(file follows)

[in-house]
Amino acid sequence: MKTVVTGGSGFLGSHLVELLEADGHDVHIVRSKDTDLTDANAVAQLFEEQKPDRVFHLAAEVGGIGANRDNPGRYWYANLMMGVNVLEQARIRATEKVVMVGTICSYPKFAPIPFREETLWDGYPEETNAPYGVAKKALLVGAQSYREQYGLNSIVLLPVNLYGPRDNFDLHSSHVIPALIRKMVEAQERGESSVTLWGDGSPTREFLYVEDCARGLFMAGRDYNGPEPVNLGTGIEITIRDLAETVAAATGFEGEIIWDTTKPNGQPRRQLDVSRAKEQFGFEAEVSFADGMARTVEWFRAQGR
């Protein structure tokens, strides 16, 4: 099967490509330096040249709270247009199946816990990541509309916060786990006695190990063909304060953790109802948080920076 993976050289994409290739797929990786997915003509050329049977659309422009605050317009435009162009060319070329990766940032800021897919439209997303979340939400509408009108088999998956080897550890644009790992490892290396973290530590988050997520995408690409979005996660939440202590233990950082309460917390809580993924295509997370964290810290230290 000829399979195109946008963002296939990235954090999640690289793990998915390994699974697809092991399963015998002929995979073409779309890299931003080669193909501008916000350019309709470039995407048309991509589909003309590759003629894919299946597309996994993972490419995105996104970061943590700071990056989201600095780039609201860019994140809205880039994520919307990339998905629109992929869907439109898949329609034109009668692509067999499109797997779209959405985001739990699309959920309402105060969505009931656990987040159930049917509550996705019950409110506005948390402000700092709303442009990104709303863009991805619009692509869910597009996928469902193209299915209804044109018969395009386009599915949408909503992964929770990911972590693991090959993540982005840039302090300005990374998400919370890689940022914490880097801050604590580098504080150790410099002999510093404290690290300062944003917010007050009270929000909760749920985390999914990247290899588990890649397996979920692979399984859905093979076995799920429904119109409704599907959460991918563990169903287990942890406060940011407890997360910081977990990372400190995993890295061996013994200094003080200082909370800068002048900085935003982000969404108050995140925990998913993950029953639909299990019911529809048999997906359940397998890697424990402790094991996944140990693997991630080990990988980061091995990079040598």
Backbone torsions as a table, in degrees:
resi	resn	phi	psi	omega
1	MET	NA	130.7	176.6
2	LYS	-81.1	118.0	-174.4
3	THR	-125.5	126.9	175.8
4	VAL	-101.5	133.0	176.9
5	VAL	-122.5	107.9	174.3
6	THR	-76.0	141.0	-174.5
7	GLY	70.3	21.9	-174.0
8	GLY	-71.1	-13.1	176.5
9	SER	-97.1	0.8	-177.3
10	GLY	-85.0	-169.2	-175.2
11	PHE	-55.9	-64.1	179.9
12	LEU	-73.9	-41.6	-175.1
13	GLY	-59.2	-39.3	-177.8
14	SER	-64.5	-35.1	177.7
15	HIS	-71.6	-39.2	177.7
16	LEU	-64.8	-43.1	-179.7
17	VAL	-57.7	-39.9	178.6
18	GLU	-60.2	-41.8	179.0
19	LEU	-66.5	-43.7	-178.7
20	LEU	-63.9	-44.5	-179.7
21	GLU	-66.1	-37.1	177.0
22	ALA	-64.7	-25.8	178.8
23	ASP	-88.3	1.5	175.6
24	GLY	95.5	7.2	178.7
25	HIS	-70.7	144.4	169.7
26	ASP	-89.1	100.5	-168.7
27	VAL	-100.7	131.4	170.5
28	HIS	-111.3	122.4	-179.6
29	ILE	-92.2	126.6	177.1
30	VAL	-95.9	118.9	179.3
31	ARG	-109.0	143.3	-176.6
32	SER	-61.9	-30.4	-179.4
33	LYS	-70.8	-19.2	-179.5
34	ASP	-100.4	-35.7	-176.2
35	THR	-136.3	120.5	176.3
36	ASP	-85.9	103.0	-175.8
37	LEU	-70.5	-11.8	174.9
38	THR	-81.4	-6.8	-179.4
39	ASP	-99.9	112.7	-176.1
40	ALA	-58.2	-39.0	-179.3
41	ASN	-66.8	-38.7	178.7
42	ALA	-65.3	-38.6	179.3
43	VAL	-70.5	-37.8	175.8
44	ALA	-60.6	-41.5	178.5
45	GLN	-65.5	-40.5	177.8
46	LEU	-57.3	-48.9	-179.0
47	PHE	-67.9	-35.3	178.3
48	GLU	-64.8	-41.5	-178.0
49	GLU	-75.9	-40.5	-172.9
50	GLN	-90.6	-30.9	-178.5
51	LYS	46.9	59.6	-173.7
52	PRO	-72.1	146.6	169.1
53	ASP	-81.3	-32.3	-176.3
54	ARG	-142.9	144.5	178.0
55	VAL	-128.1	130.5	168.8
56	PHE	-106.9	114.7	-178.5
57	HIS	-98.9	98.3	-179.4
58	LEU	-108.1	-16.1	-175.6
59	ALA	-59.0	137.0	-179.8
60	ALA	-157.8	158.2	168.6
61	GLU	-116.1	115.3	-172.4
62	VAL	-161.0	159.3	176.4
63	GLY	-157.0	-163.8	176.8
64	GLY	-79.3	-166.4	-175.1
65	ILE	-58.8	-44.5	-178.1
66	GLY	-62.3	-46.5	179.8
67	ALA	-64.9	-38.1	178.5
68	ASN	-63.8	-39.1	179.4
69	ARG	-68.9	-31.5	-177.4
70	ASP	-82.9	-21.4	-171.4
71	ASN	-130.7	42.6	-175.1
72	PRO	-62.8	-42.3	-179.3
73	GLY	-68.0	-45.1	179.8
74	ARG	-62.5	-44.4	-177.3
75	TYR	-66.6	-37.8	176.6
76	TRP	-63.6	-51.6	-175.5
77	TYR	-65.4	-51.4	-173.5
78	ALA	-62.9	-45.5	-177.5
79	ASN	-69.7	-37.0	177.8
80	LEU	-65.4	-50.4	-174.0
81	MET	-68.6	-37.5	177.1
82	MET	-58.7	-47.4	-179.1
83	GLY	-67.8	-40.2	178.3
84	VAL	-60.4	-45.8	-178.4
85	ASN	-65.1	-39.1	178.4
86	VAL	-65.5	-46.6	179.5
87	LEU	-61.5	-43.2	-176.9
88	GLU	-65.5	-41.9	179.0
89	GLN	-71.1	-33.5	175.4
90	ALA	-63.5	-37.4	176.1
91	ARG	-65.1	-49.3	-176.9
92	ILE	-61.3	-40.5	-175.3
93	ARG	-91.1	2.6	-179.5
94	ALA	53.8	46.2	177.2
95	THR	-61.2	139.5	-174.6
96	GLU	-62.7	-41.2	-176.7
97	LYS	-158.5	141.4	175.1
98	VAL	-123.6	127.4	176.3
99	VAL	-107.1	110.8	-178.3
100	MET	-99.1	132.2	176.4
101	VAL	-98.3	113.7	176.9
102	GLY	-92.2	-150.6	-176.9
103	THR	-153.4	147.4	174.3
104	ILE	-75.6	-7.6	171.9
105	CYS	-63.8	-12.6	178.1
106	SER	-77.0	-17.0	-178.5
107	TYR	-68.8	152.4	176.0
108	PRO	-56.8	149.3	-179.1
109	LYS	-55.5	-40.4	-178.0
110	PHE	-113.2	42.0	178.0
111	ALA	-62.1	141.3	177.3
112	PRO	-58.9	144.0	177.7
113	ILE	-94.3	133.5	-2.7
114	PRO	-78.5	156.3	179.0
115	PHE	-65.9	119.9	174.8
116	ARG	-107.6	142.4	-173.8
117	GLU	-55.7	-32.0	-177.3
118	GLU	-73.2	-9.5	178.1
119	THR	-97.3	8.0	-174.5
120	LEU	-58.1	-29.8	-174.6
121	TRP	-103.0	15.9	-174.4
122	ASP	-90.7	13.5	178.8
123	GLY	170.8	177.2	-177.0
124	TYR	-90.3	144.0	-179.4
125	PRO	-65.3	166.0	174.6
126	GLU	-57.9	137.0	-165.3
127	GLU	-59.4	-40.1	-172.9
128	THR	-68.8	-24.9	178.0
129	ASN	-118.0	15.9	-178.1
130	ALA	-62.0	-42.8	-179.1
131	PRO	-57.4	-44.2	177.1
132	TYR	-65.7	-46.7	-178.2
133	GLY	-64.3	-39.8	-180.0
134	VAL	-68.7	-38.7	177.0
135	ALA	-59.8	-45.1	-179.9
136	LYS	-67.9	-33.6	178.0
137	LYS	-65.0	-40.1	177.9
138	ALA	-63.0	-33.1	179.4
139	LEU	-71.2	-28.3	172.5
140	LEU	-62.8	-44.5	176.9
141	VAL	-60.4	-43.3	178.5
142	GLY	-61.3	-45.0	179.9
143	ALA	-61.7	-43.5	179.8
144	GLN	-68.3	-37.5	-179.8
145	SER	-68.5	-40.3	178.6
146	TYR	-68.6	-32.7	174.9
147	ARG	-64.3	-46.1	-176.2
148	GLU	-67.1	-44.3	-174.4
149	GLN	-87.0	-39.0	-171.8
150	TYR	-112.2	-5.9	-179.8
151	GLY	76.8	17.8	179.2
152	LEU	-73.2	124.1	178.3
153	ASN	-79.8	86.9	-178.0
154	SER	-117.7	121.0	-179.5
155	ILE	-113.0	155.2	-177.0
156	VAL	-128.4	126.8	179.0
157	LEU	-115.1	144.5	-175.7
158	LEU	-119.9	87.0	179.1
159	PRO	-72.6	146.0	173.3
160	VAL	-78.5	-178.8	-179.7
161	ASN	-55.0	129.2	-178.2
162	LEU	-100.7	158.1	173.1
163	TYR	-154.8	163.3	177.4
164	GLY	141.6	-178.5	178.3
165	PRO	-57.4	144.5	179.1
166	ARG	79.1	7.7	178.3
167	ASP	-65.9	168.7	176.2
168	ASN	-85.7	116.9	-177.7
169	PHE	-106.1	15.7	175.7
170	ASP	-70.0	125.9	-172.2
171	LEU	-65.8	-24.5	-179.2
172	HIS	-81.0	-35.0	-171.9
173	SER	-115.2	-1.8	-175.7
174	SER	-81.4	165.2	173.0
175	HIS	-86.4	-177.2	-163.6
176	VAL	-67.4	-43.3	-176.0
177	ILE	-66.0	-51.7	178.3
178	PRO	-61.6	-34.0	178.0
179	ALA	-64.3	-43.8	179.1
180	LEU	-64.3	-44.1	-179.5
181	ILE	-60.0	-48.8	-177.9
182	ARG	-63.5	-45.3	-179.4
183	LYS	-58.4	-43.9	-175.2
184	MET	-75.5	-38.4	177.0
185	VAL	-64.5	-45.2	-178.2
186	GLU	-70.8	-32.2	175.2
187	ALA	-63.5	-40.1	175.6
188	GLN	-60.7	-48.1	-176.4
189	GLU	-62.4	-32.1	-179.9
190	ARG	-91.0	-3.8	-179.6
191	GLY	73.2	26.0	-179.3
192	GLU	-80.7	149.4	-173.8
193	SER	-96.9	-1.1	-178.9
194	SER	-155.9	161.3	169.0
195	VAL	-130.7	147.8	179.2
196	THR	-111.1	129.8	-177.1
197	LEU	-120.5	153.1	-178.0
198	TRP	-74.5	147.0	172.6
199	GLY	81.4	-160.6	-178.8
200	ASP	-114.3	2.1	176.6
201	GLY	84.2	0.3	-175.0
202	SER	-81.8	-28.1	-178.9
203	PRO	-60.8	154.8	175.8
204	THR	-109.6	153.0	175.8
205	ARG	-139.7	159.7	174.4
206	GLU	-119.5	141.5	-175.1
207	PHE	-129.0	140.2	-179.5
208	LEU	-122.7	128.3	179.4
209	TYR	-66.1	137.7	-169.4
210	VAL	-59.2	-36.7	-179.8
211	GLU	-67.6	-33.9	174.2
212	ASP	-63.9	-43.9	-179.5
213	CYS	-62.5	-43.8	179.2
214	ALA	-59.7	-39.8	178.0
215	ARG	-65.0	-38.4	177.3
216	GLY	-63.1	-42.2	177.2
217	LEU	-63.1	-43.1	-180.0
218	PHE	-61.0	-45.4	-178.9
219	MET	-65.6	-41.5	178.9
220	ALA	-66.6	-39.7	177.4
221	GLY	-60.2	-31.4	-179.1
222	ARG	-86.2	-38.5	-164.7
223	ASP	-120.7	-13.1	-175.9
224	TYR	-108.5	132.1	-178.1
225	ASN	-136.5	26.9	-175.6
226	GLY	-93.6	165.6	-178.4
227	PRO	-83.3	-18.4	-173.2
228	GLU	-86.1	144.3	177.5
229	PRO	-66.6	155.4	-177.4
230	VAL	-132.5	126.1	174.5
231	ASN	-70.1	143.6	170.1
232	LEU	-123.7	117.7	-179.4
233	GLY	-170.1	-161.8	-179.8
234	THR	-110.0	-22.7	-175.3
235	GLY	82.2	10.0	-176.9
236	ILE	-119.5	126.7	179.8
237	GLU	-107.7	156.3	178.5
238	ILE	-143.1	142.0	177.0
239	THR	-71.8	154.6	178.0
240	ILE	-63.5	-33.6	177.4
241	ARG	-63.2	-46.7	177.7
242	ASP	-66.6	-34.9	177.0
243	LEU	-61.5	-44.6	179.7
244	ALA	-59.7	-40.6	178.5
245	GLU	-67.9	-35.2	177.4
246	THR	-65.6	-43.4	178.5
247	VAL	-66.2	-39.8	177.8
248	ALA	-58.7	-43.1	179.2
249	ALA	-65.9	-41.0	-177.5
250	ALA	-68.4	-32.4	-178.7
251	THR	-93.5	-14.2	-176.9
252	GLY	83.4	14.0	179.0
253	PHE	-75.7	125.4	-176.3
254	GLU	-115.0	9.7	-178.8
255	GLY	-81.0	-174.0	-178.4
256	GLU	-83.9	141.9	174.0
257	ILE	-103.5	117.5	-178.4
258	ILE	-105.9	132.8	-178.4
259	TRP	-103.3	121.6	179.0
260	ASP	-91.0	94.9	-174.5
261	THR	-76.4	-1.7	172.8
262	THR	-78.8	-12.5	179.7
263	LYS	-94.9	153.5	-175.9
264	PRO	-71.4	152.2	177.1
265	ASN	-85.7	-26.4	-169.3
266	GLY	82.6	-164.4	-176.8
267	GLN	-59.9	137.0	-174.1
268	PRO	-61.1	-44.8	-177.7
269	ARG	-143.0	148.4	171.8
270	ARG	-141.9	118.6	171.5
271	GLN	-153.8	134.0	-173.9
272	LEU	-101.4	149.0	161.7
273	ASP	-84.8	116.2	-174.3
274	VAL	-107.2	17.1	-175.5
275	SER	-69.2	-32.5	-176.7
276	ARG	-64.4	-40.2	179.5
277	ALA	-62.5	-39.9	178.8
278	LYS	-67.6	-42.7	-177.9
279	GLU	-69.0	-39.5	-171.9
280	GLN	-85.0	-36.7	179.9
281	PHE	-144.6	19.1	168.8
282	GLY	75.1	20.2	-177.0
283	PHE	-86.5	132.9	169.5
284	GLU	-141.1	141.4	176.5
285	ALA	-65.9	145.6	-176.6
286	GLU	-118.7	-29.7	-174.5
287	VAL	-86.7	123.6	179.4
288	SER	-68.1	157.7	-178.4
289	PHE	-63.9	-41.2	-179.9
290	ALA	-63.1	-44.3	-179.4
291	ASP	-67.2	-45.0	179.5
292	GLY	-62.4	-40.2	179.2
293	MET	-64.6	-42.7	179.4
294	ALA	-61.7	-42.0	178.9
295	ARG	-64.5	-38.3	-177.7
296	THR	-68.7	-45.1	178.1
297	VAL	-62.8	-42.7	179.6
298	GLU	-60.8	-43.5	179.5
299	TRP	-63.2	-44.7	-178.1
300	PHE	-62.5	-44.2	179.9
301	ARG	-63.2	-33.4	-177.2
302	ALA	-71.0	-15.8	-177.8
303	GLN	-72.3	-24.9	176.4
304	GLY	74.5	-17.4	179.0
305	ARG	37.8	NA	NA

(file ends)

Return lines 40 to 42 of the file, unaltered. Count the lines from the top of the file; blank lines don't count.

35	THR	-136.3	120.5	176.3
36	ASP	-85.9	103.0	-175.8
37	LEU	-70.5	-11.8	174.9